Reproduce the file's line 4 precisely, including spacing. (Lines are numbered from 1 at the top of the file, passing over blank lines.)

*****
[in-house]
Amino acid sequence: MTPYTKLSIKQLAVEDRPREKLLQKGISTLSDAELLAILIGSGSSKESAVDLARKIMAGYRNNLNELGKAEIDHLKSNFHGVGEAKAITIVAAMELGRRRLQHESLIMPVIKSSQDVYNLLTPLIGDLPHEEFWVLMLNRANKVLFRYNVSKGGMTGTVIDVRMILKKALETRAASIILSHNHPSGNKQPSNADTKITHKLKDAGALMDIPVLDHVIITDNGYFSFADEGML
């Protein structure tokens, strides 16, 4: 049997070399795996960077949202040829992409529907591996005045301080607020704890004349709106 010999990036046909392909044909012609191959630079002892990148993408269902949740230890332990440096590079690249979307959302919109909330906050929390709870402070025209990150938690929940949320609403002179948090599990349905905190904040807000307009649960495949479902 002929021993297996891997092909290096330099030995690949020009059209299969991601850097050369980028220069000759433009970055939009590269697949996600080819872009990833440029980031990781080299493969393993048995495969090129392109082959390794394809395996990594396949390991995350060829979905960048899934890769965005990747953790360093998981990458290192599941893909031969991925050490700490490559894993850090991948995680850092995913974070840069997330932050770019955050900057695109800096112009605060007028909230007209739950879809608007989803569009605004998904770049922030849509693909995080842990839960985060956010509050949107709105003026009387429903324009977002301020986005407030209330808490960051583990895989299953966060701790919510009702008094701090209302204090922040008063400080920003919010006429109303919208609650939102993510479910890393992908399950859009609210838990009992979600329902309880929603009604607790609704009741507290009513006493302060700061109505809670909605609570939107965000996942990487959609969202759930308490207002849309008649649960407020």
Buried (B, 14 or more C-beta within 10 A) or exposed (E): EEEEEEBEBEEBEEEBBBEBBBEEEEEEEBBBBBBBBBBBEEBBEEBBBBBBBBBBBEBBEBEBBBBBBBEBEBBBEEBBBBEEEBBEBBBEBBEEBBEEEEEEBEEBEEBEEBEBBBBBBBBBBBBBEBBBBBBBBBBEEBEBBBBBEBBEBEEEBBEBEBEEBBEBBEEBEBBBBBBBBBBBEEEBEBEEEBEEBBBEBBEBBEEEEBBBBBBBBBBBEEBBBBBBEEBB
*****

Buried (B, 14 or more C-beta within 10 A) or exposed (E): EEEEEEBEBEEBEEEBBBEBBBEEEEEEEBBBBBBBBBBBEEBBEEBBBBBBBBBBBEBBEBEBBBBBBBEBEBBBEEBBBBEEEBBEBBBEBBEEBBEEEEEEBEEBEEBEEBEBBBBBBBBBBBBBEBBBBBBBBBBEEBEBBBBBEBBEBEEEBBEBEBEEBBEBBEEBEBBBBBBBBBBBEEEBEBEEEBEEBBBEBBEBBEEEEBBBBBBBBBBBEEBBBBBBEEBB